The best advice we can give the would-be traveller or holidayer is to imagine that there is no rate of exchange.
Imagine that the country you're visiting uses the same currency as home. £1 for €1/$1.
The reason we suggest this is so that when you get home and you look at your receipts, you'll have a nice surprise when you realise you actually spent less than you thought.
On the flip side you can drive yourself potty trying to find the most competitive place or mechanisms to shave fractions of a cent off the rate of exchange when in fact you'd be better off not buying that ice cream at the beach...the saving would be about the same.
Now, let's put cynicism to one side for a second - in this series of posts we will look at the common mistakes of the seasoned traveller and suggest some useful hints, tips and pointers that should save you time, money and angst.
The current high street banking paradigm is rather a simple one.
Financial institutions - those with a 'banking license - provide all things monetary.
As core facets of a growing consumer capitalist model they are the go to providers of that which makes the world go round, money, and as such they have also become the purveyors of other products and services like insurance.
Borrowing, lending, investing and saving. These are the key areas catered for by banks and these are the main revenue streams for them too.
In a country like the UK you may think there is little, intrinsically, that separates one high street banking brand from another. You would be correct. So, where are the areas open or ripe for change and development?
Presentation and engagement is probably one of the most obvious.
Many of us are used to the emotive and overly produced advertisements for the sector. Within the first few moments one can guess the ad is either for a bank, a car or a mobile phone. It is all about the same imagery. They're trying to take us on much the same journey - and yet, the majority of us are bored of the stale and predictably economised service these huge organisations back their flashy ads up with.
We are the one's opening the doors to challenger financial services brands.
There is a service war begun. Big banks want to hold on to their monopoly. Challenger financial institutions want to find the unicorn that captures the imagination of the main stream market.
Pre-amble out the way - when it comes to accessing and using your local currency, the currency in which you earn, there are a number of clever ways that enable you to circumvent or avoid any, many and some of the issues we mentioned in parts 1 - 3 of this series on cash currency.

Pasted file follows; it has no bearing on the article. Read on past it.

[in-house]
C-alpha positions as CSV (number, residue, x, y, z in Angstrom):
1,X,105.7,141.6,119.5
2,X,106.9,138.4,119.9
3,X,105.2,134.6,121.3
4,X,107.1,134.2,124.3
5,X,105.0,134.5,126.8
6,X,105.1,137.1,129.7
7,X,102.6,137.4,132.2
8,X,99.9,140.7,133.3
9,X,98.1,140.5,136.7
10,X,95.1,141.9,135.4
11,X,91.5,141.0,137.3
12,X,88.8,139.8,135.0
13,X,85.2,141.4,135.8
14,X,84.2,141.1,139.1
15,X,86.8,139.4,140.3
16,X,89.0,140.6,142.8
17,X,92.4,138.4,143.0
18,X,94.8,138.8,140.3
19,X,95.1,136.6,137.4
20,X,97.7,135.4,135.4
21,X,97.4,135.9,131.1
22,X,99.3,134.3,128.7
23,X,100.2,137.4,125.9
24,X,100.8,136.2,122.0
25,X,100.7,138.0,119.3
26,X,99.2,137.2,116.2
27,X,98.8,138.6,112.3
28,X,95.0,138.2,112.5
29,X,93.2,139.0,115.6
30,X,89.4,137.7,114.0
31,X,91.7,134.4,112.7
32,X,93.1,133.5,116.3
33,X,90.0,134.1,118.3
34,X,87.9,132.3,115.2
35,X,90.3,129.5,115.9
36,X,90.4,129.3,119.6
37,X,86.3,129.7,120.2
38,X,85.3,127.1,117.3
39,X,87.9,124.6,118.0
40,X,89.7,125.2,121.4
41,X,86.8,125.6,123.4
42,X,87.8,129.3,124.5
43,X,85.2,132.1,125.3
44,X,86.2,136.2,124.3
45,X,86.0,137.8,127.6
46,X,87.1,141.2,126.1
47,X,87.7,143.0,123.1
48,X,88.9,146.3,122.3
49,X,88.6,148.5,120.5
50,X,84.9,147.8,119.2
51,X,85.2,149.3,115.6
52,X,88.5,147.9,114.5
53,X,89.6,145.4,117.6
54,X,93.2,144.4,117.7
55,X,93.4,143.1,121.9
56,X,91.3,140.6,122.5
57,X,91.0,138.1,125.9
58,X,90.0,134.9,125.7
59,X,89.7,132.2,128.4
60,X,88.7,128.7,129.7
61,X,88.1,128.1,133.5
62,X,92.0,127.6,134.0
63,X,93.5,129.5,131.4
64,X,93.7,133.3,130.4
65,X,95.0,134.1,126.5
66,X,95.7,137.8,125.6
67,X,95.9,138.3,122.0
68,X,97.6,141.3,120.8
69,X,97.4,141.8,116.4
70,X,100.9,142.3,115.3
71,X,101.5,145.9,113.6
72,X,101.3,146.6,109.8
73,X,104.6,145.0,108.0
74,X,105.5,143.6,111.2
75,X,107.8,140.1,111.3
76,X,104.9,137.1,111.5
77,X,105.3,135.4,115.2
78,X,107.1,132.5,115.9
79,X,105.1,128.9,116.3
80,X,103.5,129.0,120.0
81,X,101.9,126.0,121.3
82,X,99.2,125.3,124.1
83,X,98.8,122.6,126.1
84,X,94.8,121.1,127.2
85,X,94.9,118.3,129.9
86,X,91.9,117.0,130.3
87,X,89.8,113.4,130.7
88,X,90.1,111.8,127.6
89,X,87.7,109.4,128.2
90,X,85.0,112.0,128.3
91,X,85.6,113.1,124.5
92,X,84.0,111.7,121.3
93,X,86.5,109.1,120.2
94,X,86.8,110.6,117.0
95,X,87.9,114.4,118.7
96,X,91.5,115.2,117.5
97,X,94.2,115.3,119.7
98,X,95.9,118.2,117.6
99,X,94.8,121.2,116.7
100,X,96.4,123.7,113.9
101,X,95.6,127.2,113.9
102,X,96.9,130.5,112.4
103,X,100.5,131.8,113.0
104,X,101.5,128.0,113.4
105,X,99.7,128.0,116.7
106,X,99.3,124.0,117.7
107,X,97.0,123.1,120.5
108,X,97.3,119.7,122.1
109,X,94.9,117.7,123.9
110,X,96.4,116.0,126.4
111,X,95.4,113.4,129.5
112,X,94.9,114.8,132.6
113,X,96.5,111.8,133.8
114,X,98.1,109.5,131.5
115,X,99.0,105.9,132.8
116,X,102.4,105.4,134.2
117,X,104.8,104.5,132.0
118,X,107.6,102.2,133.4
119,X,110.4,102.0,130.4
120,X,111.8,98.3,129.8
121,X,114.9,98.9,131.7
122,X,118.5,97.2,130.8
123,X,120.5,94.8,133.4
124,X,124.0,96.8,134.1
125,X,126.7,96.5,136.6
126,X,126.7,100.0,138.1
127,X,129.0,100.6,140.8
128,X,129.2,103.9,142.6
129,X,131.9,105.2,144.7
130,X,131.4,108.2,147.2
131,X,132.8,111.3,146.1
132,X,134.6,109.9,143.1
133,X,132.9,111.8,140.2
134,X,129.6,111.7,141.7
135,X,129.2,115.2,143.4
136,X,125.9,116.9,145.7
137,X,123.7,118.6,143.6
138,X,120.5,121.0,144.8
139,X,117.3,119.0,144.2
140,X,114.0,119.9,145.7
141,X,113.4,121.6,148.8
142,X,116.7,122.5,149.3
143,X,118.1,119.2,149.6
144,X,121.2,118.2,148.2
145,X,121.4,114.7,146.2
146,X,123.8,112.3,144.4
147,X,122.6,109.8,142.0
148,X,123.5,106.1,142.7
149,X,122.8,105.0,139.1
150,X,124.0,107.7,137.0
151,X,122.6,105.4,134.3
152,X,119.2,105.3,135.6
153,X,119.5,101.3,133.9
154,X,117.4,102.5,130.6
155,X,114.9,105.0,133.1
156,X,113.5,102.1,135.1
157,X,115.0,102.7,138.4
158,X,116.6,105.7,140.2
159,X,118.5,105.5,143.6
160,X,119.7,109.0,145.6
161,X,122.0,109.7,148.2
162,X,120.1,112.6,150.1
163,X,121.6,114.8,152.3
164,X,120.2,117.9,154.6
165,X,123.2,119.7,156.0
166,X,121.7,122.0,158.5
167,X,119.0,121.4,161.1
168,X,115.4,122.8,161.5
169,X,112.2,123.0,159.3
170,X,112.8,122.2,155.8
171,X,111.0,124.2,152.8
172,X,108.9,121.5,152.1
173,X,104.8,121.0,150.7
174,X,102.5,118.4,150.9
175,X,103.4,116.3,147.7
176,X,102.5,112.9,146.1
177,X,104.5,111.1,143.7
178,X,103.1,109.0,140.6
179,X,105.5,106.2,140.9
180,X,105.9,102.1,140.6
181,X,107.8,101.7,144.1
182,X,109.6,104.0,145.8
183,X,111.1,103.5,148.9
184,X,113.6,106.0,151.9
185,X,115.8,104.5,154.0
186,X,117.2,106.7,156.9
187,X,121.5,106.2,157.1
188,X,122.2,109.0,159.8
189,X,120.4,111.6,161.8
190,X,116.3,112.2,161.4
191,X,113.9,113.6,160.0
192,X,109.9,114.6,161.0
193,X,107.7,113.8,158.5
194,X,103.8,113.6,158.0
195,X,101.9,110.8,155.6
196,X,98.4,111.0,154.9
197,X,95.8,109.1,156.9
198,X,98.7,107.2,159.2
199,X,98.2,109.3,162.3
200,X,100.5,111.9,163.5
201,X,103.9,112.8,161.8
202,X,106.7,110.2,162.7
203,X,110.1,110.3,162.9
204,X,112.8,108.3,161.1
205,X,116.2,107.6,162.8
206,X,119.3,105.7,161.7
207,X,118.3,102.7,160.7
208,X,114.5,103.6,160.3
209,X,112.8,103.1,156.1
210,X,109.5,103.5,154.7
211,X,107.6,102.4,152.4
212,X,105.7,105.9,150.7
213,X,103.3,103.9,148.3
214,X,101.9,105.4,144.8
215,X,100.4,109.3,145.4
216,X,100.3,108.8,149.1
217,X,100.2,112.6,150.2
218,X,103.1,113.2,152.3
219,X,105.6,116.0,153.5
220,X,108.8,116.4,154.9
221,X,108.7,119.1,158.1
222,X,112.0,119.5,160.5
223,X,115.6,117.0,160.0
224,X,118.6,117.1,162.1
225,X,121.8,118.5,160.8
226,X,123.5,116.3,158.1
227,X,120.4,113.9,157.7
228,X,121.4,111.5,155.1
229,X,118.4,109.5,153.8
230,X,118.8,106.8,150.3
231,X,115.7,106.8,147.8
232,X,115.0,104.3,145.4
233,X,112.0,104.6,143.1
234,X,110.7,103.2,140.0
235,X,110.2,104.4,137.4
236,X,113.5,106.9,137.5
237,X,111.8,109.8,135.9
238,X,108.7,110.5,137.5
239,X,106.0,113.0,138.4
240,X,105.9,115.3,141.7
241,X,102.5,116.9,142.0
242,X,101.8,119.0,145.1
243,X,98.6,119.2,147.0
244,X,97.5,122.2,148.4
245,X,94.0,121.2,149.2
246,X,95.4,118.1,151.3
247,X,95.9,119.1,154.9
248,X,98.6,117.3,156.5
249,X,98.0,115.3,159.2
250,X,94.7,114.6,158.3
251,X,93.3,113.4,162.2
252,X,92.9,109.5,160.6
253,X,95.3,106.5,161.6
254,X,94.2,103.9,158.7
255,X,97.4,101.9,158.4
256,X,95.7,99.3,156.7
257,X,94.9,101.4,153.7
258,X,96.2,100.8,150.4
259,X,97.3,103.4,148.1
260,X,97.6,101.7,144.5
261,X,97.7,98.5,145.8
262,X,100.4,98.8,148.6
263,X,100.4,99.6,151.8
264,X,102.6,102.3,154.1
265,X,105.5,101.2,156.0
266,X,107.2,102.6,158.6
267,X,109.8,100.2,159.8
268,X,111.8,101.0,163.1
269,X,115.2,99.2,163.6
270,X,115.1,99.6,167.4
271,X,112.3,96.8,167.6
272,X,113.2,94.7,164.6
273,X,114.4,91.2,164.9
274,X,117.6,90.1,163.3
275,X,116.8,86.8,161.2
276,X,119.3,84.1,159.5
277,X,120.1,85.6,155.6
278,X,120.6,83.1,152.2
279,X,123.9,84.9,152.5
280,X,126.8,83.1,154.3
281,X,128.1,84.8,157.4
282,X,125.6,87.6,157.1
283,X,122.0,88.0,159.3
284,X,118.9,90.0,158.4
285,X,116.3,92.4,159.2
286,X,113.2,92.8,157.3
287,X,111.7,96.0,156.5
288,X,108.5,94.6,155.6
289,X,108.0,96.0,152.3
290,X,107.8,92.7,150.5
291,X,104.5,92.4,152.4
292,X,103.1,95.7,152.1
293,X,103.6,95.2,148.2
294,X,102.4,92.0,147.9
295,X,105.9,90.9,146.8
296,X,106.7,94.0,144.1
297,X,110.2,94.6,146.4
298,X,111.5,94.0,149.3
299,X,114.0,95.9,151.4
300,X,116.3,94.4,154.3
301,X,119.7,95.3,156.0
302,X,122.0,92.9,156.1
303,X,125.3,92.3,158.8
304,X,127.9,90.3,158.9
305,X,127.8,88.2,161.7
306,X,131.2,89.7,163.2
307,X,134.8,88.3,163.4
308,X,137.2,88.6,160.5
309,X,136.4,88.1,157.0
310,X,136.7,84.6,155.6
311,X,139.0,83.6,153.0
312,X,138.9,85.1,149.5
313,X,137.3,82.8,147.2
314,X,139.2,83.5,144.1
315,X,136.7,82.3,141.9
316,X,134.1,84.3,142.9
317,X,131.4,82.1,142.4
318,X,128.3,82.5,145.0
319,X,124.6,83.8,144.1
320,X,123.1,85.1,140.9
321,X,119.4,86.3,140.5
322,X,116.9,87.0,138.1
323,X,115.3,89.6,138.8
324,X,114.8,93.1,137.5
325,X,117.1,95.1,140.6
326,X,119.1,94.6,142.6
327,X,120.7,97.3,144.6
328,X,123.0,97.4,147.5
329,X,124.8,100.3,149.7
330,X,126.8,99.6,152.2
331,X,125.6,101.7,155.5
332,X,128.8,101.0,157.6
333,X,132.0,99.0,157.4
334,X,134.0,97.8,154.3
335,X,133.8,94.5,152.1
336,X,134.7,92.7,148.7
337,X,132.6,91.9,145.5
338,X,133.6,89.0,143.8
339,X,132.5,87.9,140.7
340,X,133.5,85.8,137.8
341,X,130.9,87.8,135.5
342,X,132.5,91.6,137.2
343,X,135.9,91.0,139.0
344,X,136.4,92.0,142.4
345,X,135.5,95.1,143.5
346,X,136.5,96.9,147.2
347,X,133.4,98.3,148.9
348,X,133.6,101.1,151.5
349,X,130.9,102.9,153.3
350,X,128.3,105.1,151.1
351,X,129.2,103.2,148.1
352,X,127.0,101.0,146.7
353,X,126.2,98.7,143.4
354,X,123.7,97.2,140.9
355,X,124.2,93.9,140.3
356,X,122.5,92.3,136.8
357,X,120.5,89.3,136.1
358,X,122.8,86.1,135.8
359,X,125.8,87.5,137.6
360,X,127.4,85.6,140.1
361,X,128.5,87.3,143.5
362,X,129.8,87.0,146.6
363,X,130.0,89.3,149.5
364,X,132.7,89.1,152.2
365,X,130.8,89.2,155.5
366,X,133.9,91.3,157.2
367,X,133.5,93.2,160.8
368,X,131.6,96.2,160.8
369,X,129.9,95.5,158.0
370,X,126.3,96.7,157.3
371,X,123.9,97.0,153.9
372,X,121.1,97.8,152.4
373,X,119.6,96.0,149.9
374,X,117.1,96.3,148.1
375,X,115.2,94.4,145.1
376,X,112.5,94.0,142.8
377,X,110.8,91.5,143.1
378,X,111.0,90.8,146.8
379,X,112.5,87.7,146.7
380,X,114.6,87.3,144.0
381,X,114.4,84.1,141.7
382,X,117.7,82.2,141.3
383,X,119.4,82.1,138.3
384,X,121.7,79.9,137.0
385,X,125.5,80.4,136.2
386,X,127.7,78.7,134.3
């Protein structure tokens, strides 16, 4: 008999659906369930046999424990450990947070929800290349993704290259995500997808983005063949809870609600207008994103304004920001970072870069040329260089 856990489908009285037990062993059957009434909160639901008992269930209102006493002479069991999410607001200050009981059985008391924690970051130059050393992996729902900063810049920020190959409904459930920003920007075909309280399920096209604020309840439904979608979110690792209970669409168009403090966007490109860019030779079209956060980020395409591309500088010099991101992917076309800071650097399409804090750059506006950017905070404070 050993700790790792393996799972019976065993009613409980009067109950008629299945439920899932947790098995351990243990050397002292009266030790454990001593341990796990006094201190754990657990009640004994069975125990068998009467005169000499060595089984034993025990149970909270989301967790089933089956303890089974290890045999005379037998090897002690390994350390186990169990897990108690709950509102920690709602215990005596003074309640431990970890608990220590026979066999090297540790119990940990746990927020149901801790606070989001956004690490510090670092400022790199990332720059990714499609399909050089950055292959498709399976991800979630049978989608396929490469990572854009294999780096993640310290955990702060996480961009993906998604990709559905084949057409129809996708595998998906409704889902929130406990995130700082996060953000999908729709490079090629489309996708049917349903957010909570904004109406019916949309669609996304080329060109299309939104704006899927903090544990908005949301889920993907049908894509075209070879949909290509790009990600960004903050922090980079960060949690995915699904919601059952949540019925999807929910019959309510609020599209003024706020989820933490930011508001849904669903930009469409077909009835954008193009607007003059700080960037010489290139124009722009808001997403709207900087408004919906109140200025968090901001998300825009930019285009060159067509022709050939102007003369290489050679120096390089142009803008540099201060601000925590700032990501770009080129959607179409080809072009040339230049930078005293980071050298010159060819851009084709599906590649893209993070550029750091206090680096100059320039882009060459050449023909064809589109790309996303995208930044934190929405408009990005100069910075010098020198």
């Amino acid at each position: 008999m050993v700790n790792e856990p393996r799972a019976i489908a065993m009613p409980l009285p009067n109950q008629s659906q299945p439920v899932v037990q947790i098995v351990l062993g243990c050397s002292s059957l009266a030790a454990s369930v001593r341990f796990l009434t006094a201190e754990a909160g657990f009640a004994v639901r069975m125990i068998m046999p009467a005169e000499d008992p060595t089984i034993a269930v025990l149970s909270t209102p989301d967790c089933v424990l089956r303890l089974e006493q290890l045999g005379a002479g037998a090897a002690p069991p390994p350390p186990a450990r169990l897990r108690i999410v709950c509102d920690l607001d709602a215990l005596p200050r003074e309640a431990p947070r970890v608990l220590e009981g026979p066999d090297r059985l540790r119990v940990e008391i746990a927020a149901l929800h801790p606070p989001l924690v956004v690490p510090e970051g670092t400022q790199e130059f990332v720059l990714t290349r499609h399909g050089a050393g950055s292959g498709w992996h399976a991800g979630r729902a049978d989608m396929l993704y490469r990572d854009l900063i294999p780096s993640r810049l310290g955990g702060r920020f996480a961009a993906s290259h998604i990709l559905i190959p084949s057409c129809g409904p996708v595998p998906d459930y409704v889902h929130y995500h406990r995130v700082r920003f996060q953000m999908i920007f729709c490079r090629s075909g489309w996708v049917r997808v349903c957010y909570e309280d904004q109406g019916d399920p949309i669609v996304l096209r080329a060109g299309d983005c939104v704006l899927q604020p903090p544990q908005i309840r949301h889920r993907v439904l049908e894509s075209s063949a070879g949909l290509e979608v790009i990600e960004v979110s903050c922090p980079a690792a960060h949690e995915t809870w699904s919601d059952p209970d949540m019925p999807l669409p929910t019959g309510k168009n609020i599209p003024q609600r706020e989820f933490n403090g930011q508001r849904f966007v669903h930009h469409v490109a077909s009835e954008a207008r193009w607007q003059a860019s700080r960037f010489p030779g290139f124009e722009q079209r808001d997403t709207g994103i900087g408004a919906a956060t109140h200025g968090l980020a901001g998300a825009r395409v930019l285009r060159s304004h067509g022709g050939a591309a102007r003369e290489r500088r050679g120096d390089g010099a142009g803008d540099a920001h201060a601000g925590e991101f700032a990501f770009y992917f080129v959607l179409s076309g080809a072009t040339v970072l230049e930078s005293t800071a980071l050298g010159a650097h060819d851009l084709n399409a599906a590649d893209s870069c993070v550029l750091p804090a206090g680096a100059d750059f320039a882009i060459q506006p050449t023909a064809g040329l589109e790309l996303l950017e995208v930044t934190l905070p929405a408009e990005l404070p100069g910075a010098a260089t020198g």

:: Convenience. ::
:: Competition. ::
:: Control. ::
Challengers are not just going after your spending abroad. They are trying to shift the entire conversation about how, when and where you use money and financial products.
This means that when you buy-in to one of these brands, becoming an early adopter as it were, you're buying in to a business that will continually push itself to undermine the familiar in such a way as to prioritise the three elements above.
Unlike the other posts in our series, this one is a bit trickier to pitch.
There are no glaring shortcomings to the offering of brands like Revolut, Transferwise, Starling, Ripple, Monza etc. - and we say that both as consumers and potential competitors.
Yes, Prime Cap is only a competitor of these brands in as much as these companies try to offer competitive rates of exchange, but, be assured we will never be straying concertedly into the financial services space at large.
Now, what does all this have to do with getting cash out for your travels?
Cripes - will you get on with it! - ha, LOL.
As we have said before - finding a debit card provider that won't charge you for taking money out overseas or using the card in overseas shops etc. is something of a goal. If one can also find something that gives you a good rate of exchange to boot then happier days.
Starling bank is an obvious stand out from our perspective.
Because Starling do not view 'foreign exchange' and the conversion of your money as a revenue channel per se (they prefer to win you borrowing and day to day spending) they sell you the currency more cheaply than your bank would. They give a better rate of exchange.
You have a debit card, but, funds are debited straight from your sterling account rather than loaded to the foreign currency you're using whilst away; so you're not committing to the exchange of a set sum you might not use and then have to sell back. This is a plus and something we think is personally appealing.
The very same thing is true of Revlout.
You can either load/exchange a certain amount of money as the currency of your destination or you can opt for a live exchange from the currency you hold.
With both these providers you have to remember that the rate of exchange moves with the market, so, just because you see a nice rate on a Friday does not mean that by the Saturday morning you're going to be able to use the same rate. That is the nature of the live market. Frankly, we like this because it ticks the control box and is more user friendly that these currency cards which lock you in.
One of the slight downsides is that you're not insured for misuse by others - someone can still pinch your card...
Unlike a credit card, your activity is not protected from fraud or theft. Frankly though that is a minor concern. Plus, with both Starling and Revolut you can login to their app based platform to cut off any would-be scoundrel trying to spend your money.
As said earlier in the series, the differences we're talking about in the rates of exchange may only be fractions of a percent (well, actually closer to